Top Infectious Disease News of the Week—November 24, 2019


Stay up-to-date on the latest infectious disease news by checking out our top 5 articles of the week.

#5: Assessing the Landscape of Eastern Equine Encephalitis Prevention and Treatment

Eastern Equine Encephalitis (EEE) has been making news headlines in 2019. The mosquito-borne illness has been existence for centuries, with 12 US-based epidemics recorded between 1831 and 1959. Annual cases have remained low over the past decade, until 2019.

The first case in the 2019 season was confirmed in August in Massachusetts. As of November 12, there have been 36 cases of the illness reported across 8 states. This is a sharp contrast to the 6 cases confirmed in 2018. More worrisome, one-third of the cases confirmed in 2019 have been fatal.

Now, experts from the National Institute of Allergy and Infectious Diseases (NIAID), part of the National Institutes of Health have published a commentary in The New England Journal of Medicine describing the EEE virus along with research and development that is needed to address the growing threat of the virus and other vector-borne conditions.

Read the full article.

#4: PrEP Use is Associated With Less HIV Anxiety Among MSM

Many men who have sex with men (MSM) experience anxiety related to the prospect of acquiring HIV. This anxiety can disrupt their emotional quality of life and contribute to fears which discourage HIV testing. Pre-exposure prophylaxis (PrEP) is highly effective at reducing risk of HIV infection, but uptake remains low among at-risk individuals in many settings.

A new study, published in the Journal of Acquired Immune Deficiency Syndrome, has discovered that among eligible MSM, PrEP use is associated with lower levels of HIV anxiety, a mental health benefit that could be incorporated into initiatives which aim to increase PrEP uptake.

Investigators gathered data using the Following Lives Undergoing Change (Flux) study, a national observational study of licit and illicit drug use among MSM in Australia. New items were introduced to the Flux study in 2018 to evaluate anxiety regarding HIV transmission.

Read the full article.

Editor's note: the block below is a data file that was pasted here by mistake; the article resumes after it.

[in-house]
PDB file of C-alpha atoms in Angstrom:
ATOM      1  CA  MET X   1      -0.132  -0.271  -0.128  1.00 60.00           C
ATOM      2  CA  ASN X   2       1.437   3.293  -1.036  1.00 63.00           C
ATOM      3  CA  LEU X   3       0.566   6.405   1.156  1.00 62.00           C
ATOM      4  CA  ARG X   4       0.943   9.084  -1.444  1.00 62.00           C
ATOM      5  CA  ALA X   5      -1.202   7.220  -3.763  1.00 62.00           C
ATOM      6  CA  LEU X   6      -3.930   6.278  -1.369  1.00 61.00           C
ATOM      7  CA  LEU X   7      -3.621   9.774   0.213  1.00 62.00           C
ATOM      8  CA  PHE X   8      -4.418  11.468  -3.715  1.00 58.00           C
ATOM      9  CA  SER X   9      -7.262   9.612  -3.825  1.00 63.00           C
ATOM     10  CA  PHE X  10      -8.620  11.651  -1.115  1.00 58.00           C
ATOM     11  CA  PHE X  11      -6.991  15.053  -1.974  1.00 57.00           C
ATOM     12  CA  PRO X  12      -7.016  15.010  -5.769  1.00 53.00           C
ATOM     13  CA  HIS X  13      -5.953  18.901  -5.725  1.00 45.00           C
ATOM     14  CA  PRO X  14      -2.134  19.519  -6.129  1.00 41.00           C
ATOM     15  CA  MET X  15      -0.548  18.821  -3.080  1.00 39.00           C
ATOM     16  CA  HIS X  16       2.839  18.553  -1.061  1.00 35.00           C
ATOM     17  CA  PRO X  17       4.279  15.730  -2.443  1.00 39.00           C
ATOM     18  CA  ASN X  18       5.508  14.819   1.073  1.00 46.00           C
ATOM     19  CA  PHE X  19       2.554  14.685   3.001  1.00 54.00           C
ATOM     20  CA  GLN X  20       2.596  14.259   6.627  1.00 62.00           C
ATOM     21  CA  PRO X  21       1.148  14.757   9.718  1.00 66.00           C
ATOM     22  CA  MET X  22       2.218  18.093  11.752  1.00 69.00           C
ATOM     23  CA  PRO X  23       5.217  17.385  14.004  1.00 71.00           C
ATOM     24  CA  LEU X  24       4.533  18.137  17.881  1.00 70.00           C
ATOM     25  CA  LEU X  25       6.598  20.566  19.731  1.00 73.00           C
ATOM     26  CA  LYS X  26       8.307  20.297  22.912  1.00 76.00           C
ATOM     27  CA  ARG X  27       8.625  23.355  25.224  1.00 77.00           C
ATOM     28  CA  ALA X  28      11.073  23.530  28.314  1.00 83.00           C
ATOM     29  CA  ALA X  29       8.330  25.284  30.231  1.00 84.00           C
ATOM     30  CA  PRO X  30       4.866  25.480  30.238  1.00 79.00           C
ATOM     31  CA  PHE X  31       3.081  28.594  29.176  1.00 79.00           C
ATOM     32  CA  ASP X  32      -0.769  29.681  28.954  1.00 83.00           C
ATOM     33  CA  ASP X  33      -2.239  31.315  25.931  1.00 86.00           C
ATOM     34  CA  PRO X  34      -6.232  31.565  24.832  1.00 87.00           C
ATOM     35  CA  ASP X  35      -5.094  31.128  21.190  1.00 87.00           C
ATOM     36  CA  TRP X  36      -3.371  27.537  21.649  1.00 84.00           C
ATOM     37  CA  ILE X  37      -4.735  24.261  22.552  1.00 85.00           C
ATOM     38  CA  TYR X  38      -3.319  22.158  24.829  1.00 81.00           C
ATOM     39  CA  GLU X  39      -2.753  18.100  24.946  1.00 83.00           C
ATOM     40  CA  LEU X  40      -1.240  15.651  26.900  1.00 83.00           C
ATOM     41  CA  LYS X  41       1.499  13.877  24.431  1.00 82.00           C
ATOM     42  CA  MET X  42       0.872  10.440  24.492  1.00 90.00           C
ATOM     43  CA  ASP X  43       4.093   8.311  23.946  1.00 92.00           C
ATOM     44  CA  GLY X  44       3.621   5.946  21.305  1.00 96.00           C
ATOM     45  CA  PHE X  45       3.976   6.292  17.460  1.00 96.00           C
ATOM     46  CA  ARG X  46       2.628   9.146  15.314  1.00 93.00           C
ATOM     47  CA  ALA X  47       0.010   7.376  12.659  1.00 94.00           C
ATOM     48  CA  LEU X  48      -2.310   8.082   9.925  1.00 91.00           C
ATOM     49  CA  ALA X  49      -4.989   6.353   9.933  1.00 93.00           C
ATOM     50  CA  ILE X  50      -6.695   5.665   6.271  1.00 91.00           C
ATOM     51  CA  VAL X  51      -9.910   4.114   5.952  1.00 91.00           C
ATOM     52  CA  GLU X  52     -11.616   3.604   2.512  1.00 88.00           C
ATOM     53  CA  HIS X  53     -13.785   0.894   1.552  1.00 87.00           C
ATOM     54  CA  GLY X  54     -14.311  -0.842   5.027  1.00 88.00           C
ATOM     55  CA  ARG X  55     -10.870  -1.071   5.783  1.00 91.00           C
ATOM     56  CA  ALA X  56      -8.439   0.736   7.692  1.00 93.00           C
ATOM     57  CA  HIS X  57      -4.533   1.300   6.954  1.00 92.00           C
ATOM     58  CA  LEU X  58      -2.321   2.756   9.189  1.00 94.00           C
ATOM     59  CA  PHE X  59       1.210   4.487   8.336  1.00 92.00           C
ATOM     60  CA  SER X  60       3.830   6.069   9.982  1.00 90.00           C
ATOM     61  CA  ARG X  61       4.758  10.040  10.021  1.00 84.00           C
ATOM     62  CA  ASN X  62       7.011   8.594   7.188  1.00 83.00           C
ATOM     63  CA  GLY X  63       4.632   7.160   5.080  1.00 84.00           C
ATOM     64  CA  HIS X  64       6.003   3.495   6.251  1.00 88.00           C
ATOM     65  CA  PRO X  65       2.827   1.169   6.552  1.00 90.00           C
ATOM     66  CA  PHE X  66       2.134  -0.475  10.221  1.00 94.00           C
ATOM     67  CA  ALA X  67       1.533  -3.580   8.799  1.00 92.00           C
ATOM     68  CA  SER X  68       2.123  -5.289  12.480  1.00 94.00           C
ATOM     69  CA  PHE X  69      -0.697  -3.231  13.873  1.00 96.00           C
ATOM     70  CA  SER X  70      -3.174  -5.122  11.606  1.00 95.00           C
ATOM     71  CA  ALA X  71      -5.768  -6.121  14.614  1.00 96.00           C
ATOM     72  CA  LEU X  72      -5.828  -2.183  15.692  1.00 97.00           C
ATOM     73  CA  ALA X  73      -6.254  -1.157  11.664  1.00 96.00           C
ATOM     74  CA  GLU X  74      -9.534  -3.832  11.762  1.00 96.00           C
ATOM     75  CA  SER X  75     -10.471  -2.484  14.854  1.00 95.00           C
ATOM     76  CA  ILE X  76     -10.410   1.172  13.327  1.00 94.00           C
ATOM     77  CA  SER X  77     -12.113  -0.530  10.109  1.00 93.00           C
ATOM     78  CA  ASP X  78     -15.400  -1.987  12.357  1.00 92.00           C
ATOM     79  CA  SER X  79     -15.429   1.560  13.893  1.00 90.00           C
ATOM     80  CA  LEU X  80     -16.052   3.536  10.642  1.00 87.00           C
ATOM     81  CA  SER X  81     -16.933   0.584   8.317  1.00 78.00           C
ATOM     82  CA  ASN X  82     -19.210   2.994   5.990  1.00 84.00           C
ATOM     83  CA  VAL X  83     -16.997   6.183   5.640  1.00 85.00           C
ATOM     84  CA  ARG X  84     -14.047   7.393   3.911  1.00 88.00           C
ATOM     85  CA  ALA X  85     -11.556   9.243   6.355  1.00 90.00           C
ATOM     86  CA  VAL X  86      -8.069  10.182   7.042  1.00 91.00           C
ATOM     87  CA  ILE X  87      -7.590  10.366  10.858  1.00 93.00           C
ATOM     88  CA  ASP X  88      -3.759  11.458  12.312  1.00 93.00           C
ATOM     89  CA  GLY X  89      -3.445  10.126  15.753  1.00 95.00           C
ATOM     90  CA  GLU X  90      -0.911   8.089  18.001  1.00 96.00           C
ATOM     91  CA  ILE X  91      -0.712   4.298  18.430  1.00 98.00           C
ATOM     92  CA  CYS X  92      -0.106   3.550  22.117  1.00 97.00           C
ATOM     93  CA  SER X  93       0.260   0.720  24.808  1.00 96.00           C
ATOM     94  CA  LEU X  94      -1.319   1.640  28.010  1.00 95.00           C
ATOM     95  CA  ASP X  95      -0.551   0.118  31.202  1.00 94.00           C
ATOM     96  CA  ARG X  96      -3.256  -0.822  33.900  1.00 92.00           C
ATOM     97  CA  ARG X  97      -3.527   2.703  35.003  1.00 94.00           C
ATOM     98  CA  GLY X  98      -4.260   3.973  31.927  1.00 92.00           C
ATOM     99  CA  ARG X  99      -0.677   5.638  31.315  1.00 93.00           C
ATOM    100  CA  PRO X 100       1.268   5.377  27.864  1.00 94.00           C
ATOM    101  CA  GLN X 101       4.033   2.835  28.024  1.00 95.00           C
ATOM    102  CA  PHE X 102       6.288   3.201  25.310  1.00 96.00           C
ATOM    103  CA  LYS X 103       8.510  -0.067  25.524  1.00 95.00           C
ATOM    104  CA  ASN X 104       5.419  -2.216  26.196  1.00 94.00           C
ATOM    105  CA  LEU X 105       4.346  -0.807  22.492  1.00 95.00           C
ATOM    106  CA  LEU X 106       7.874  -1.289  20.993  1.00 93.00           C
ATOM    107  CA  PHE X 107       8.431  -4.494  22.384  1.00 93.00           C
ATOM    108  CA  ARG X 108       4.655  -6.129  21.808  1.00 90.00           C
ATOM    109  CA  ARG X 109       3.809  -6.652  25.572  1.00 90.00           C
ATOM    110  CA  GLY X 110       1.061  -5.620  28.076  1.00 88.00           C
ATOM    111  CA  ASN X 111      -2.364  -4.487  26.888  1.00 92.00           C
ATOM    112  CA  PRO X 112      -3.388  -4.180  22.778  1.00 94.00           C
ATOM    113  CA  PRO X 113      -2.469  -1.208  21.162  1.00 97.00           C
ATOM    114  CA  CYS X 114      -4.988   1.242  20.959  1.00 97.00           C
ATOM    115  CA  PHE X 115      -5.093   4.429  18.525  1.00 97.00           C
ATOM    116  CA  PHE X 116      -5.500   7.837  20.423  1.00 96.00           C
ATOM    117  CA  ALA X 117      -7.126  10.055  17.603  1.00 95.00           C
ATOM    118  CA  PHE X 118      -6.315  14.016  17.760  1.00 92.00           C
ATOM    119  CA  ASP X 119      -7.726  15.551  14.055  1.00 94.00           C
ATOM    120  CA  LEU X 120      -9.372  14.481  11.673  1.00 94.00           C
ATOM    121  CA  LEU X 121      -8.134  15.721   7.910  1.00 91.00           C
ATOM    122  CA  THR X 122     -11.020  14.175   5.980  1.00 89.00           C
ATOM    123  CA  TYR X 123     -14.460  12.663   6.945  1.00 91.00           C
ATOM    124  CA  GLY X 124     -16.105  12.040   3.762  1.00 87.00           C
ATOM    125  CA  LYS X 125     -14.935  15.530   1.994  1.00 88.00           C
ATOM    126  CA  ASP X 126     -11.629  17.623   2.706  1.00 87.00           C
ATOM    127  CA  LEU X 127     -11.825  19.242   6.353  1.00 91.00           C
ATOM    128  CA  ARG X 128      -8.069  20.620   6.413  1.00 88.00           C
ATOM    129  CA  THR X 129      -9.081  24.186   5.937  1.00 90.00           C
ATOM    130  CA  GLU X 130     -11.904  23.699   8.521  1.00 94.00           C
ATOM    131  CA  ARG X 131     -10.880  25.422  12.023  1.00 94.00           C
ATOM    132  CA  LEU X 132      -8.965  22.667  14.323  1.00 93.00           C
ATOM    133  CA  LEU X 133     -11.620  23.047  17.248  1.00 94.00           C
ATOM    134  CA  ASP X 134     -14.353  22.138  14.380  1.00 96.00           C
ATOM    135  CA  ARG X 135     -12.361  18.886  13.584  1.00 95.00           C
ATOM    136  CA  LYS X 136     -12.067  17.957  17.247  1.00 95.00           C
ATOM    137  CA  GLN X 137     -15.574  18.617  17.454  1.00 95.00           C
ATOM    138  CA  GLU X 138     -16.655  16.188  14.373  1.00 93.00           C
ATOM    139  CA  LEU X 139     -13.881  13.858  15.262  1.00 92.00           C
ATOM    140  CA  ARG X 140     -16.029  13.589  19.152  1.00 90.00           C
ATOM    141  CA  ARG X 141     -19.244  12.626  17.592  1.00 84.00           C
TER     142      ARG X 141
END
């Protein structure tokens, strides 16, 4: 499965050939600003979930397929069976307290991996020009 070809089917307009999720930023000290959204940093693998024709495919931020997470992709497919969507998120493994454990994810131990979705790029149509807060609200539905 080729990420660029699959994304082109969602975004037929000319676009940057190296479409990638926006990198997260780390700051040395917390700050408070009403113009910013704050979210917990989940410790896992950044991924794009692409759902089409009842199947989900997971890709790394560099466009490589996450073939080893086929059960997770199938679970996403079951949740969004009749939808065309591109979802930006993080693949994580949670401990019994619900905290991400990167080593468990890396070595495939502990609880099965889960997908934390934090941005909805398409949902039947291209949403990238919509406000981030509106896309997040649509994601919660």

#3: Most Physicians Don't Follow WHO Guidelines in Neonatal, Pediatric Sepsis

More than 4 million newborns and children suffer cases of sepsis each year, but a new study concluded that in the majority of those cases, patients don’t receive the World Health Organization (WHO’s) recommended first- or second-line therapy.

Those are the findings of a new study based on 2015 data from 297 hospitals in 56 countries.

Writing in The Pediatric Infectious Disease Journal, Charlotte Jackson, PhD, of the University of London, and colleagues, say there are many reasons a clinician might choose to go against WHO guidelines. However, they say the data make clear that the global medical community has diverse opinions on how best to treat the condition.

Read the full article.

#2: CDC Details Industry-Wide Salmonella Outbreak Linked to Turkey

Just ahead of Thanksgiving the US Centers for Disease Control and Prevention (CDC) has released new details into a 2017-19 multistate outbreak of Salmonella Reading linked to turkey.

The details, published in the CDC’s Morbidity and Mortality Weekly Report, suggest the foodborne outbreak is linked to industry-wide contamination as transmission could not be traced back to a single food or facility.

The situation was initially identified in January 2018 when the Minnesota Department of Health identified a cluster of Salmonella Reading infections through routine surveillance. The pulsed-field gel electrophoresis (PFGE) was submitted to the CDC’s PulseNet system to search for additional infections in the cluster.

Read the full article.

#1: CDC Announces E Coli Outbreak Likely Linked to Romaine

US Centers for Disease Control and Prevention (CDC) officials have notified the public of an ongoing investigation regarding a multistate outbreak of Escherichia coli O157:H7 infections likely connected to romaine lettuce. CDC, US Food and Drug Administration (FDA), and state officials are collaborating to identify illnesses and trace the contamination through the transmission chain.

FDA, CDC, and state health authorities believe their traceback evidence indicates that romaine lettuce from the Salinas, California growing region is the likely source of this outbreak.

As of November 26, 2019, a total of 67 people from 19 states have been reported infected with the outbreak strain. This number reflects an addition of 27 ill people to the numbers reported in the CDC update on November 22.

Onset of illness dates range from September 24 to November 14, 2019. Previous reporting featured an onset range that ended on November 8.

A total of 39 hospitalizations have been reported thus far, with 6 people developing hemolytic uremic syndrome, a type of kidney failure. There have been no deaths reported.

Antibiotics are not recommended for patients with suspected E. coli infections until diagnostic testing can be performed and E. coli infection is ruled out. Some studies have shown that administering antibiotics to patients with E. coli infections might increase their risk of developing HUS, and a benefit of treatment has not been clearly demonstrated.

Read the full article.

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